At first, only a few drivers showed any interest when Hawkins first appeared beside Leah, but radios quieted and chatter ebbed when a second cruiser pulled alongside them and deposited another cop. Hawkins called over his shoulder to a female officer, "Direct the rest of the cars around us."
This officer was young. She'd chopped her brown hair into a pageboy and appeared to be losing the battle against acne. Giving Leah a quick, dismissive glance, she turned and waved the other cars along.
The woman who'd shouted at Leah earlier eased by slowly, but kept her curious gaze locked on the action.
"You sure you don't know anything?" Leah asked, searching Hawken's face.
"No," he said. Dark shades covered his eyes. Leah couldn't read his face but there was something in the brevity of his reply that worried her. Before she could question him any further, he said, "That's Officer Maynard." He pointed to the woman directing traffic. "She'll drive your car to the ferry. Someone on the other side will make sure it gets to Hatteras."
Maynard didn't look old enough to drive, and Leah didn't like the idea of leaving her car in someone else's hands, but what choice did she have. The line wasn't getting any shorter and she needed answers. Eyeing Hawkins again, she worried that he was being evasive. Cops never tell the whole story until they're ready. She opened the car door, pulled out her shoes and handbag, and tossed her keys on the seat. "Okay, I'm ready," she said to Hawkins.
He raced them along the shoulder of the highway, past the line of cars waiting for the next ferry. He parked against the edge of a sand dune and then escorted Leah to a small, white police boat. "We'll ride over together," he said.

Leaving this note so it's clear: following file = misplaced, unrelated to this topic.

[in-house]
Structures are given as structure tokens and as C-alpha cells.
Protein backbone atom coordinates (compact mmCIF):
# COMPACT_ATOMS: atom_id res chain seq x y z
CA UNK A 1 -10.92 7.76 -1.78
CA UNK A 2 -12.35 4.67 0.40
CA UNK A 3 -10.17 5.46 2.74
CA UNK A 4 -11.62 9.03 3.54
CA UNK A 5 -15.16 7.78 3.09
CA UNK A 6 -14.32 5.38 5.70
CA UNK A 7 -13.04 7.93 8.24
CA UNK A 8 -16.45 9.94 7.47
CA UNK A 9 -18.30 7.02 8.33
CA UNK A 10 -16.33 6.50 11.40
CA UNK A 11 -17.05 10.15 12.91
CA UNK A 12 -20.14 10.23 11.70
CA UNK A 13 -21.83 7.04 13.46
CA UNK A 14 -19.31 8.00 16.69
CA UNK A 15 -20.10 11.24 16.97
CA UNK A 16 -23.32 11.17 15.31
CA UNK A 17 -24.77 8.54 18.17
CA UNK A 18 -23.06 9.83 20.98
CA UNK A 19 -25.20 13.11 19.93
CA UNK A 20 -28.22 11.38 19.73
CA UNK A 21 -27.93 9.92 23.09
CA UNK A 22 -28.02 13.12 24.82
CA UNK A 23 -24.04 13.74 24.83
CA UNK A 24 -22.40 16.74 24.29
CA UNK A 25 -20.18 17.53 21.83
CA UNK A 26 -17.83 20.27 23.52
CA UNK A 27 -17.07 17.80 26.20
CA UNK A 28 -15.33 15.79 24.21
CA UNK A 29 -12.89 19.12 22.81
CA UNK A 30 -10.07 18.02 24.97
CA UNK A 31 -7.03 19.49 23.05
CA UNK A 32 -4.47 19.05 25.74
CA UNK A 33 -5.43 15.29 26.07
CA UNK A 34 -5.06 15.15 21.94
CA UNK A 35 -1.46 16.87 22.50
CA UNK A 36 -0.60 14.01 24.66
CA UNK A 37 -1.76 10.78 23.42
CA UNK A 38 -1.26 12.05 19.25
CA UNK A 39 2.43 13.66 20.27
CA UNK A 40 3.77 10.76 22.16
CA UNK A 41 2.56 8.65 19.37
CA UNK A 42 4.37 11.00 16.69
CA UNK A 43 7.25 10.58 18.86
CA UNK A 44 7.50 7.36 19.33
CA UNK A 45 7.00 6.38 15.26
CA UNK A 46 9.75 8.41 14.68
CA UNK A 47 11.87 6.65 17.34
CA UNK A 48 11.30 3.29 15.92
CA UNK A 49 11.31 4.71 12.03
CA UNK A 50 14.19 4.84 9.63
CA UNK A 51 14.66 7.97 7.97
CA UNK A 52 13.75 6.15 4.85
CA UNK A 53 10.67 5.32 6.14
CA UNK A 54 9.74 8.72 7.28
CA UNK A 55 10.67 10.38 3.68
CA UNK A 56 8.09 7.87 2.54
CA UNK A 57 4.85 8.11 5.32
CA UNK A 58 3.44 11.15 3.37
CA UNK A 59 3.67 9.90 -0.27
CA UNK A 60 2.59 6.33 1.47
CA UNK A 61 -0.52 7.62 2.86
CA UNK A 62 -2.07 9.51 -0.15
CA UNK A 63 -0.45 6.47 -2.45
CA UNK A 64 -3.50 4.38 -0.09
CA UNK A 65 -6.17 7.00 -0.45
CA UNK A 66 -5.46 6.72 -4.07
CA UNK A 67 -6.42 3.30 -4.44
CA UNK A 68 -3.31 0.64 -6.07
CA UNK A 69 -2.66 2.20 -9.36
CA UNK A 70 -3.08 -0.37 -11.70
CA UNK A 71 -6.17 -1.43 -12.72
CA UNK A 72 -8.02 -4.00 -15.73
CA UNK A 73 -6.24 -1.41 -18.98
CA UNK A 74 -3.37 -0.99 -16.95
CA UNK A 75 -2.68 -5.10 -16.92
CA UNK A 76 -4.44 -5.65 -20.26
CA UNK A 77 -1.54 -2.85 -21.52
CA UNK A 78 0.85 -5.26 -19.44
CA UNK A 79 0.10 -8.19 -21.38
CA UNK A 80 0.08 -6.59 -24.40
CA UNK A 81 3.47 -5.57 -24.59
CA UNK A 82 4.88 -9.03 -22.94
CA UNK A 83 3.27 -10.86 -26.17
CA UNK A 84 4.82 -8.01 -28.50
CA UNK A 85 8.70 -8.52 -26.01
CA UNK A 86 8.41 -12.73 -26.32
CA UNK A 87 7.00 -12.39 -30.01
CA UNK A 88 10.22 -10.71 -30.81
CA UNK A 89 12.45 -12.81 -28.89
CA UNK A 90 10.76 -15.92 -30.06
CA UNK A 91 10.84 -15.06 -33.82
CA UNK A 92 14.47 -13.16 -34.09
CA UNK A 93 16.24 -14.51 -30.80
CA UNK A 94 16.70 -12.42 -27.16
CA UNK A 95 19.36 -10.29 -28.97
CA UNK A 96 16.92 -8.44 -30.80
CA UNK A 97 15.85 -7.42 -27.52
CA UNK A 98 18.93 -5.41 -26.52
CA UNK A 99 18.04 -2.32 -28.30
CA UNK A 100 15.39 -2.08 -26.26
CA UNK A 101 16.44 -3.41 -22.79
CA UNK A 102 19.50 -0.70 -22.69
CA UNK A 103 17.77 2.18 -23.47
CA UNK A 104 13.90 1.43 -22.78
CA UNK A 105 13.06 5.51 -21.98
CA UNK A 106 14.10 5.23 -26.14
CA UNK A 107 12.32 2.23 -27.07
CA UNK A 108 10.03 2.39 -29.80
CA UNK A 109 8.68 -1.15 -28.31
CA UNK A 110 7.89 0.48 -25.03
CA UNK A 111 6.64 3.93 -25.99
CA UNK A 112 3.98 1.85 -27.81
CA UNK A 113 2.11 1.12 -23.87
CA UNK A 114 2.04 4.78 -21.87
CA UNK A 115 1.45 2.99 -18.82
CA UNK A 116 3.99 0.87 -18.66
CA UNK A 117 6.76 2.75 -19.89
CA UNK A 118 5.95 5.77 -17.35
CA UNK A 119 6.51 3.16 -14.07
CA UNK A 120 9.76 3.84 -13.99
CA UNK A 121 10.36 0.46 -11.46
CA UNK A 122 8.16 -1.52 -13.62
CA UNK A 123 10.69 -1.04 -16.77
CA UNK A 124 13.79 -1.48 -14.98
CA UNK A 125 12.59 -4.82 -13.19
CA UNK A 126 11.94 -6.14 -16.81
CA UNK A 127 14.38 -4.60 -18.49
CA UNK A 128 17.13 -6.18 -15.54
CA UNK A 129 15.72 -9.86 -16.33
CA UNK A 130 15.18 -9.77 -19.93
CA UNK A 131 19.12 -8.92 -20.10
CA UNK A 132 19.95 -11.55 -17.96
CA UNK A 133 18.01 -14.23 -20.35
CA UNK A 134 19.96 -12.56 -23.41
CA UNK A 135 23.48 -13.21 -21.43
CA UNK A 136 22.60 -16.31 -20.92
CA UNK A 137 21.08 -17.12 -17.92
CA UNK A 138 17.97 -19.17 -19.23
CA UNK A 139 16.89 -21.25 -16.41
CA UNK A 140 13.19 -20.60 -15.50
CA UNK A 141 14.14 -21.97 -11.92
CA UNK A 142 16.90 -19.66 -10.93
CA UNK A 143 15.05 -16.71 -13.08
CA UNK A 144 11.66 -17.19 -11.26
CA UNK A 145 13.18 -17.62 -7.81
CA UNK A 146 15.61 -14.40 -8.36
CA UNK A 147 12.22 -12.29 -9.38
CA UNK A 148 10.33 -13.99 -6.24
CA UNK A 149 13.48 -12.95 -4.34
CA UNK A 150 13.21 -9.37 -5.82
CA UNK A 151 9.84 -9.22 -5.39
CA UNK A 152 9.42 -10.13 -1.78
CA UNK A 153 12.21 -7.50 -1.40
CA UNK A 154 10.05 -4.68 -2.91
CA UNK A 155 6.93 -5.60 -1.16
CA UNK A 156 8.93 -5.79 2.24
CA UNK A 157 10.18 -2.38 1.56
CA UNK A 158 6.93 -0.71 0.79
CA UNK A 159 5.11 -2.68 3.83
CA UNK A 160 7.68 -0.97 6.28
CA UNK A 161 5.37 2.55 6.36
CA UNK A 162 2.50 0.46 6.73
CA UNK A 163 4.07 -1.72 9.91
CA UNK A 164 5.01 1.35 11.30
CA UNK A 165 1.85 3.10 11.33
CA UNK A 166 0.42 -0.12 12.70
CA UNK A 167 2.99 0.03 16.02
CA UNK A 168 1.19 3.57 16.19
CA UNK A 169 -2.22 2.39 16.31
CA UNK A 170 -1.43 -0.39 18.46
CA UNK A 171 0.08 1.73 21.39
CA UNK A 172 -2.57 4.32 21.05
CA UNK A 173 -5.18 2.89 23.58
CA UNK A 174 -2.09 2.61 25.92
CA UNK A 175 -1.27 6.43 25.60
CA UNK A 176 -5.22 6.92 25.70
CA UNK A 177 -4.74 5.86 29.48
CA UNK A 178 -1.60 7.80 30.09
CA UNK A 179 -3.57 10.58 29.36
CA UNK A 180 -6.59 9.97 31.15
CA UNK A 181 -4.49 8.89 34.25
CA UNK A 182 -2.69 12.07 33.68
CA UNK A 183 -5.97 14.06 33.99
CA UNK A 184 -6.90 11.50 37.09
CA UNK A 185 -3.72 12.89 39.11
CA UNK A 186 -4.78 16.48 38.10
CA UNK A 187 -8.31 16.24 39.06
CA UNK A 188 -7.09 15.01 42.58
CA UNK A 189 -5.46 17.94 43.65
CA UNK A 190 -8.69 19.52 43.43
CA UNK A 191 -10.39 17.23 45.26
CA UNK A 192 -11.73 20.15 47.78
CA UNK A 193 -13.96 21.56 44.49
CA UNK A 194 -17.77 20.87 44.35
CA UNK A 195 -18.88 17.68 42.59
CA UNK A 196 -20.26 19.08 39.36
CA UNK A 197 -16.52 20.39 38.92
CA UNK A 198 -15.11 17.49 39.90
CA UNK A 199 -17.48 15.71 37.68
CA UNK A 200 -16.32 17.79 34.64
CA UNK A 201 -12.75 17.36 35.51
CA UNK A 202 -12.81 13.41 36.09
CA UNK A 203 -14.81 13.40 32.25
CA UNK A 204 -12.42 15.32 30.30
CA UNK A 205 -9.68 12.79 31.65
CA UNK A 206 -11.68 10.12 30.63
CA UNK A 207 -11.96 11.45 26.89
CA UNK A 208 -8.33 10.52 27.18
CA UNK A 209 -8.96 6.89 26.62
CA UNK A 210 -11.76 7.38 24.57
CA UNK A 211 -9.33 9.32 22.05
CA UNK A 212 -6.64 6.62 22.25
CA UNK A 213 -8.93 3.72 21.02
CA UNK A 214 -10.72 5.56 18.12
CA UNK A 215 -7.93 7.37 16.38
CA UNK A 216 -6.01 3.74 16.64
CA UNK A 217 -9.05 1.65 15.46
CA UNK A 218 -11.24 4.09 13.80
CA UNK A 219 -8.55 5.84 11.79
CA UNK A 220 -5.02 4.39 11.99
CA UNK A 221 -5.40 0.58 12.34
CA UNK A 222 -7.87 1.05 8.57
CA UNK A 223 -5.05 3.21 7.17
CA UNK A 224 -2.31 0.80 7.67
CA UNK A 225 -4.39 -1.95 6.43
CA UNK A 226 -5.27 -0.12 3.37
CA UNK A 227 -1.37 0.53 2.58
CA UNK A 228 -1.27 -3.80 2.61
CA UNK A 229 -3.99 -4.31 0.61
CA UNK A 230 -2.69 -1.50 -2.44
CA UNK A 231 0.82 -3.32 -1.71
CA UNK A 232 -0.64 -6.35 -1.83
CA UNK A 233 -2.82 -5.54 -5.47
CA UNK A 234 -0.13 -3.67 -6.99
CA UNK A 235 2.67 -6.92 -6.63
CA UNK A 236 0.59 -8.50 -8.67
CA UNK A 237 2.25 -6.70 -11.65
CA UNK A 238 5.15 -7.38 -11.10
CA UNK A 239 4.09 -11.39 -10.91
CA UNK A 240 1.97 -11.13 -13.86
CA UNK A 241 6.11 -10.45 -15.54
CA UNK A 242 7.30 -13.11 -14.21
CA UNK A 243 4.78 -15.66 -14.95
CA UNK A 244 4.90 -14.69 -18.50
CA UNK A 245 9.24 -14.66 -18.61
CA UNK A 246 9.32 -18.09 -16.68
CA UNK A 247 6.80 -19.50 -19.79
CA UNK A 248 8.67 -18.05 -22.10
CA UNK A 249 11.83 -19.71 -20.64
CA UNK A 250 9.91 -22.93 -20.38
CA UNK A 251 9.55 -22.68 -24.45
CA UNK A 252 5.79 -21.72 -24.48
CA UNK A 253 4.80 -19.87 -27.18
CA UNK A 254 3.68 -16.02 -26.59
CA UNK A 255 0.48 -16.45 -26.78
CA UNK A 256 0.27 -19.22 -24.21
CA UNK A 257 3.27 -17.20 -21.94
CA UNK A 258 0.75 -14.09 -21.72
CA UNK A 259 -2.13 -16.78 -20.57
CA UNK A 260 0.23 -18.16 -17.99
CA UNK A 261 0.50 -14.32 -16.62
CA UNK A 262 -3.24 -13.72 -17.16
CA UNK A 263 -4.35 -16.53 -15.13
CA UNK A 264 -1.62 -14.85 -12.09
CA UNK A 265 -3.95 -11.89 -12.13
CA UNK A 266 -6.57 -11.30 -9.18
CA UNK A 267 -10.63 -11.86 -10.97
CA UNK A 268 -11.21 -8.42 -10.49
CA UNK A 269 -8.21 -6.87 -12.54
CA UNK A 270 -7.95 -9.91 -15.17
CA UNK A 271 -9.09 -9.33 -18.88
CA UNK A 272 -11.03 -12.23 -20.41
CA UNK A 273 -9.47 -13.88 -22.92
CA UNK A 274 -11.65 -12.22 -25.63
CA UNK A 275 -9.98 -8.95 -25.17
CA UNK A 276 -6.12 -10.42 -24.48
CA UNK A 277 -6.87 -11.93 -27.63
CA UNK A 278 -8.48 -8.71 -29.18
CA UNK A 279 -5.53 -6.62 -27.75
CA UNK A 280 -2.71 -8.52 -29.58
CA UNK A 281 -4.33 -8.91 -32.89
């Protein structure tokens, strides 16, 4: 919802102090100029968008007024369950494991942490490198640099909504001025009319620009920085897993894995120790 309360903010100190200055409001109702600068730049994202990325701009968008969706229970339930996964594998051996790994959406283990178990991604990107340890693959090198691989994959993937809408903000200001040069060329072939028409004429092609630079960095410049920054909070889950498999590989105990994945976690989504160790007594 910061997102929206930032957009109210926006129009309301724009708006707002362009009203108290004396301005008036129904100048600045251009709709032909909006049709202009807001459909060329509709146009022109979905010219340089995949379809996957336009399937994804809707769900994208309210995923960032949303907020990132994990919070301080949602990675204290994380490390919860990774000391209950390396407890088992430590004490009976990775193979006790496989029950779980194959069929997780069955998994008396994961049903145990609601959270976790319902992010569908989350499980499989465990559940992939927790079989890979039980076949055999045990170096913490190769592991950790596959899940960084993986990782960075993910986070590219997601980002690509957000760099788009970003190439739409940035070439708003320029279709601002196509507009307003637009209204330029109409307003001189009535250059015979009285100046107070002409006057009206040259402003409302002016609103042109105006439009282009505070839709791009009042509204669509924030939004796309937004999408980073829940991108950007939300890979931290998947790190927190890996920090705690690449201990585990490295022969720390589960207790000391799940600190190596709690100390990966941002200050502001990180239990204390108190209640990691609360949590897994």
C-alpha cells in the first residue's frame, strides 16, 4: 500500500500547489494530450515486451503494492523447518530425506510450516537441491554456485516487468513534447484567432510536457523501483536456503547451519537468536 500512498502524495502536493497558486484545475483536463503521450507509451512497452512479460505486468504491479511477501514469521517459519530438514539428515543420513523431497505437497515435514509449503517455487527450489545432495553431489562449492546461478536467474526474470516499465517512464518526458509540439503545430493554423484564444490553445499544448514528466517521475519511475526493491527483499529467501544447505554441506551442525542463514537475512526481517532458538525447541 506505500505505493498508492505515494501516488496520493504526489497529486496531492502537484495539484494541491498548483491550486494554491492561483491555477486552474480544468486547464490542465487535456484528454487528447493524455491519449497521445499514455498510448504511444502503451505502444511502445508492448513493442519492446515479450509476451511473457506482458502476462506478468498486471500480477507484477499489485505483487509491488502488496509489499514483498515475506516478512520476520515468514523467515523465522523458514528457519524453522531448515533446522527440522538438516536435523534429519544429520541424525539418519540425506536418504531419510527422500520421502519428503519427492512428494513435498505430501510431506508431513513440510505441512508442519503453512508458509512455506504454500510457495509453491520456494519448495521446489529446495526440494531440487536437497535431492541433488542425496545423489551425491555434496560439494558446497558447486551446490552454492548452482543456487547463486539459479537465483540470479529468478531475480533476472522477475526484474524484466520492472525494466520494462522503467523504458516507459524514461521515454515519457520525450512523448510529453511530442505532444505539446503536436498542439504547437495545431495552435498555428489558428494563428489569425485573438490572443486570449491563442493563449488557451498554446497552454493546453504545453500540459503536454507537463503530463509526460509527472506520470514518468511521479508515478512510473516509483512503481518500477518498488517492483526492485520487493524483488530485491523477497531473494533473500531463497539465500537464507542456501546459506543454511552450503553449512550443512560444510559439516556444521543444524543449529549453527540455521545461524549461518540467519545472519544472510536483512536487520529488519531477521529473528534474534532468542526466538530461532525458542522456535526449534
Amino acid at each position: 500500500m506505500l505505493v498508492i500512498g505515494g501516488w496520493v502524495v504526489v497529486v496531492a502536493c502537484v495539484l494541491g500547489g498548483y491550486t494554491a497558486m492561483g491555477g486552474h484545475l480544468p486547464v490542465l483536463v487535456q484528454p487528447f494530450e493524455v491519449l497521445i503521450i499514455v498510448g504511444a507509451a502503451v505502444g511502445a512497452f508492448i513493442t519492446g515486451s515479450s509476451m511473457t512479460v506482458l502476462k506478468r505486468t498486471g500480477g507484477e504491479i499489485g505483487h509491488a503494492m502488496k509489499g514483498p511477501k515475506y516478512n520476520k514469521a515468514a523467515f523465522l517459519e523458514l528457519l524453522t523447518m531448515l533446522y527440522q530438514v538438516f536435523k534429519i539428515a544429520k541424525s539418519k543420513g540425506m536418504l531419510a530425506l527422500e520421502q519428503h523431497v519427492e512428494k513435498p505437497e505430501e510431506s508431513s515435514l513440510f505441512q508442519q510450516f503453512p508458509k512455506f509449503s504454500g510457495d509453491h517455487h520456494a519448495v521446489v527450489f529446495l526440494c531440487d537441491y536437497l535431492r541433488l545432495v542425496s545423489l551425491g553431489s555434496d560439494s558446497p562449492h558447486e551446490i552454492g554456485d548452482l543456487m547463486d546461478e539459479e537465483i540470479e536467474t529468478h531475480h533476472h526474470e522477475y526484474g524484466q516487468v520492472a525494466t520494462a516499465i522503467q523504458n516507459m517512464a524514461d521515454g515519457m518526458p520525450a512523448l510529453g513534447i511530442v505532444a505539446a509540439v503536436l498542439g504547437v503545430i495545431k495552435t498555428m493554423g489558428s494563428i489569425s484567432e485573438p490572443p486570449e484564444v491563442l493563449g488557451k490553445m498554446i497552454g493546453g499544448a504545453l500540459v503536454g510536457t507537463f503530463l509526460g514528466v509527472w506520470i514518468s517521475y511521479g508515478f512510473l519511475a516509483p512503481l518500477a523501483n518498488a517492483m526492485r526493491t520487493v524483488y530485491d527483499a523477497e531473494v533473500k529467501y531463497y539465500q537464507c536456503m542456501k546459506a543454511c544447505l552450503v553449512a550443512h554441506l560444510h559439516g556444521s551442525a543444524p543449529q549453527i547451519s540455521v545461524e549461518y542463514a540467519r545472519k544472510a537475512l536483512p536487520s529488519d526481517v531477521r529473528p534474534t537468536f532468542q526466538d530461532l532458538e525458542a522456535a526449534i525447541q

He separated from her as soon as they hit the boat's deck and nudged himself into a corner with four other cops. Leah sat alone on a small portside bench and watched them watching her. They kept their voices low and, every so often, shot skimming glances in her direction. Hawkins had been sent to find her--to look specifically for Leah Kymes. There were thousands of people trying to get back on the island and every resource was tied up in the restoration effort, yet some official had seen fit to use Hawkins and a police boat to fetch her. Why?
After a moment, she stood and turned away from the cops. Leaning against the rails, she closed her eyes, pushed her face into the wind, and tried to concentrate on the roar of the boat's engine, the swish of the wake created as they cut through the waves, the call of the seagulls sailing overhead, anything but the sound of doubt coming from deep inside her own chest.